A round up of an amazing new YA release this week, plus some great backlist!
Between Two Skies by Joanne O’Sullivan (Candlewick – April 25, 2017)
Hurricane Katrina sets a teenage girl adrift. But a new life — and the promise of love — emerges in this rich, highly readable debut.
Bayou Perdu, a tiny fishing town way, way down in Louisiana, is home to sixteen-year-old Evangeline Riley. She has her best friends, Kendra and Danielle; her wise, beloved Mamere; and back-to-back titles in the under-sixteen fishing rodeo. But, dearest to her heart, she has the peace that only comes when she takes her skiff out to where there is nothing but sky and air and water and wings. It’s a small life, but it is Evangeline’s. And then the storm comes, and everything changes. Amid the chaos and pain and destruction comes Tru — a fellow refugee, a budding bluesman, a balm for Evangeline’s aching heart. Told in a strong, steady voice, with a keen sense of place and a vivid cast of characters, here is a novel that asks compelling questions about class and politics, exile and belonging, and the pain of being cast out of your home. But above all, this remarkable debut tells a gently woven love story, difficult to put down, impossible to forget.
One of my favorite YA titles of the year.
I have always been fascinated by the city of New Orleans and the area surrounding it, and am forever changed by seeing the devastation Katrina caused the entire coastal area. I remember so clearly exactly what I was doing when the news of Hurricane Katrina came, when we heard what was coming toward the Gulf Coast in August 2005. I was hugely pregnant and home with my husband and his high school best friend, who had lived in New Orleans for years and was visiting his parents near us in Wisconsin. We watched the TV coverage non-stop and spent so much time with our friend as he was displaced from his longtime home. We experienced the “Katrina-refugee” story through him, a 30-something affluent single adult who was fortunate enough to have a safe and comfortable place to live while the storm raged and the clean-up took place. We listened to him as he told us about his friends and their stories, and looked at the pictures he sent us of his house and the ravaged places we had visited when we went to see him several years before. We returned to New Orleans several years later to attend his wedding, and marveled at the rebuilding that had brought the city back to a semblance of normal, but mourned the loss of so much else.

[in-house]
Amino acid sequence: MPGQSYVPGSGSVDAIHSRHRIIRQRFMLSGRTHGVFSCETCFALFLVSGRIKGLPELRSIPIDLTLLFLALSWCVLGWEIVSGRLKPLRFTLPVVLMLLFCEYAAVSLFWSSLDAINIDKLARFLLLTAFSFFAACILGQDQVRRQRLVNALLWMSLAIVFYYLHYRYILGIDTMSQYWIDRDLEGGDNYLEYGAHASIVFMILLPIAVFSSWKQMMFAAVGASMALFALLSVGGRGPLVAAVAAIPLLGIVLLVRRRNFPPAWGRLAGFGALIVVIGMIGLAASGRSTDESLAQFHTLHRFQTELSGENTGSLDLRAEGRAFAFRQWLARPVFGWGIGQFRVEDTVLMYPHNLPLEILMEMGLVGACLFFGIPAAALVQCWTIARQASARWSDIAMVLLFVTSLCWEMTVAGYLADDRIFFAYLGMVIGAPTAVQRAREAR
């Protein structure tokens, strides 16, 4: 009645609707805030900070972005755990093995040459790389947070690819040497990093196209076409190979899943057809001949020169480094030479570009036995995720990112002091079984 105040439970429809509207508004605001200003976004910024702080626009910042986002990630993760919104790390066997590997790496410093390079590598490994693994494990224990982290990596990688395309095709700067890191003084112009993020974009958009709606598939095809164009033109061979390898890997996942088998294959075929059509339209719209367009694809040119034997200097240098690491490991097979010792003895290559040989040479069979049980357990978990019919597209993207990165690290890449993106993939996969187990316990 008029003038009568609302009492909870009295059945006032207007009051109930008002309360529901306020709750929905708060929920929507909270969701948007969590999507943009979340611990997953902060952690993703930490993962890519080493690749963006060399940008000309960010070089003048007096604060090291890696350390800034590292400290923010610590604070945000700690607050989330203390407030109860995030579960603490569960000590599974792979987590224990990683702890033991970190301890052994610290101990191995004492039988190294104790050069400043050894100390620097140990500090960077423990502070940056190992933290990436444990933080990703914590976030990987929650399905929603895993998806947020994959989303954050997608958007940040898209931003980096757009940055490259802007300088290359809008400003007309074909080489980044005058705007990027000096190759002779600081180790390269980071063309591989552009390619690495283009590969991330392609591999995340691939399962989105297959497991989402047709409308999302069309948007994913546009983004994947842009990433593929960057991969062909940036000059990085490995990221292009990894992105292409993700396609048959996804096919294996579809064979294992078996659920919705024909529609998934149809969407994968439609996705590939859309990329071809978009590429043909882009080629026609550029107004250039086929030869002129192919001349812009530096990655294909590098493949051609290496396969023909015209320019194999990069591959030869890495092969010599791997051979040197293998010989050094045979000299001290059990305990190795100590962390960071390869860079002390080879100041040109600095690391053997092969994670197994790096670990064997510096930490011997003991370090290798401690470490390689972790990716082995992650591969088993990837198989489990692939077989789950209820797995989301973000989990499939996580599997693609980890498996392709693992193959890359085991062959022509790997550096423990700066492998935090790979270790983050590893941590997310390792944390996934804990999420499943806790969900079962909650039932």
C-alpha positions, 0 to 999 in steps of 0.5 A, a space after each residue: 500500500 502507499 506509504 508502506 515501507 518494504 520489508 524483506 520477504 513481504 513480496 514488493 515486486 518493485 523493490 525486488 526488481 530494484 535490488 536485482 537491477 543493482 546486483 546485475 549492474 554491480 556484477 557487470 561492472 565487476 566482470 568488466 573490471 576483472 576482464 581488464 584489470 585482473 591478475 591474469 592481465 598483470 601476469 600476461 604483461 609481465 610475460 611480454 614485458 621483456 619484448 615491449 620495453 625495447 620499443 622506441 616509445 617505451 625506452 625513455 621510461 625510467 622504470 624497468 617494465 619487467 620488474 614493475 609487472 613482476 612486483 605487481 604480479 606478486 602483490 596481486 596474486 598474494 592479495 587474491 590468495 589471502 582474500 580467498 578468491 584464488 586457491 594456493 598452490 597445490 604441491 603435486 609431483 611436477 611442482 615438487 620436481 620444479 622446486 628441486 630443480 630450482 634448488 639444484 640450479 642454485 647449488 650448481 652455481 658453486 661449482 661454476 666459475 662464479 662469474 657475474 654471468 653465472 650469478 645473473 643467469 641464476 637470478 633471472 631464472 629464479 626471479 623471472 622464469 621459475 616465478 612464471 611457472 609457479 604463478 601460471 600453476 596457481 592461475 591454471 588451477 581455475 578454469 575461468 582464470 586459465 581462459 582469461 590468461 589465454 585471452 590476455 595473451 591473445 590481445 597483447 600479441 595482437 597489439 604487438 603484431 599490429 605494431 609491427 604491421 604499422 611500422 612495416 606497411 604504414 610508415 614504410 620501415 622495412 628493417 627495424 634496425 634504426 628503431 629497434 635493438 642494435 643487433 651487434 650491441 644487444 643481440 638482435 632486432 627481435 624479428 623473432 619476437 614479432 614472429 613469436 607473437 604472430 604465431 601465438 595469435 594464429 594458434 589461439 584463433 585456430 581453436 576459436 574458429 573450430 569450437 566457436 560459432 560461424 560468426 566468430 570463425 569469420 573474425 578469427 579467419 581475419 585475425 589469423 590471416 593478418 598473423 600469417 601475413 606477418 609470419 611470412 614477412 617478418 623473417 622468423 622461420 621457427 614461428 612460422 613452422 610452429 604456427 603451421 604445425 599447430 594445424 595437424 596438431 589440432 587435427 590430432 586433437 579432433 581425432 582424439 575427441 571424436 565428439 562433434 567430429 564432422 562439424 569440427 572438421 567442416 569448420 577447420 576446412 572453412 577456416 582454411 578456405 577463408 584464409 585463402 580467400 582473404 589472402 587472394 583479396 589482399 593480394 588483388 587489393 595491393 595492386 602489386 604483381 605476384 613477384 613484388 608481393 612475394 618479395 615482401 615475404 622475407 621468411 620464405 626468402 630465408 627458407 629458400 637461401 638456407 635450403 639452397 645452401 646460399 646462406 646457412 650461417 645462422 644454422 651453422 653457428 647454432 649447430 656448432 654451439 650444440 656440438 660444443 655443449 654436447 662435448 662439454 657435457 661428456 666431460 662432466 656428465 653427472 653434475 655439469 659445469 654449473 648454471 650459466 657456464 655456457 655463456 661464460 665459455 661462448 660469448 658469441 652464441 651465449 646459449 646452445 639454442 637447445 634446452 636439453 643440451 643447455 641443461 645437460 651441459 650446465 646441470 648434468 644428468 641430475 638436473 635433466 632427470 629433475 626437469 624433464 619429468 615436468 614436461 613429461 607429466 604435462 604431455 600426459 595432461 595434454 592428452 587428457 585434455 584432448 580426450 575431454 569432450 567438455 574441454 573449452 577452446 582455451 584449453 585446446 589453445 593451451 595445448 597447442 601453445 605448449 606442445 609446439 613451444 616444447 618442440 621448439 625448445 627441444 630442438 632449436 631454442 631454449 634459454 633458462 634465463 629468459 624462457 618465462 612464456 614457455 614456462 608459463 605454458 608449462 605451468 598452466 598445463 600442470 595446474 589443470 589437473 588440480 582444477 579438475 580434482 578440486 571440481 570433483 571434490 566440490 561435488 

I have read numerous books about Katrina and post-Katrina Louisiana, but I have never before read a book about Katrina from a teenager’s perspective. I am so very happy that when I did, it was this one. Evangeline captured my heart and wouldn’t let me go until I had finished the book, less than 18 hours later. I first heard about this title from a post by the author on the Nerdy Book Club blog, and immediately requested it from Net Galley to review for my library. I am so happy to have had the additional insight from the author during that pre-reading experience, and thoroughly agree with her that “stories that place the intricacies of the heart at their center” have a place on the shelves. “Between Two Skies” is the perfect story to explain the horrors of Katrina and the beauty of the bayou to a generation of teens who barely remember the tragedy, or who have never visited this area of the US – much like stories like “Nine, Ten” and “Towers Falling” bring the horror of 9/11 told through a sensitive lens to a new generation. These stories need to be told, and YA and middle grade fiction is how these stories will best reach children of today and tomorrow.
I received a digital ARC of this title for review – all opinions are my own.
Wishing Day by Lauren Myracle (Harper Collins ~ May 1, 2016)
On the third night of the third month after a girl’s thirteenth birthday, every girl in the town of Willow Hill makes three wishes.
The first wish is an impossible wish.
The second is a wish she can make come true herself.
And the third is the deepest wish of her secret heart.
Natasha is the oldest child in a family steeped in magic, though she’s not sure she believes in it. She’s full to bursting with wishes, however. She misses her mother, who disappeared nearly eight long years ago. She has a crush on one of the cutest boys in her class, and she thinks maybe it would be nice if her very first kiss came from him. And amid the chaos of a house full of sisters, aunts, and a father lost in grief, she aches to simply be…noticed.
So Natasha goes to the willow tree at the top of the hill on her Wishing Day, and she makes three wishes. What unfolds is beyond anything she could have imagined.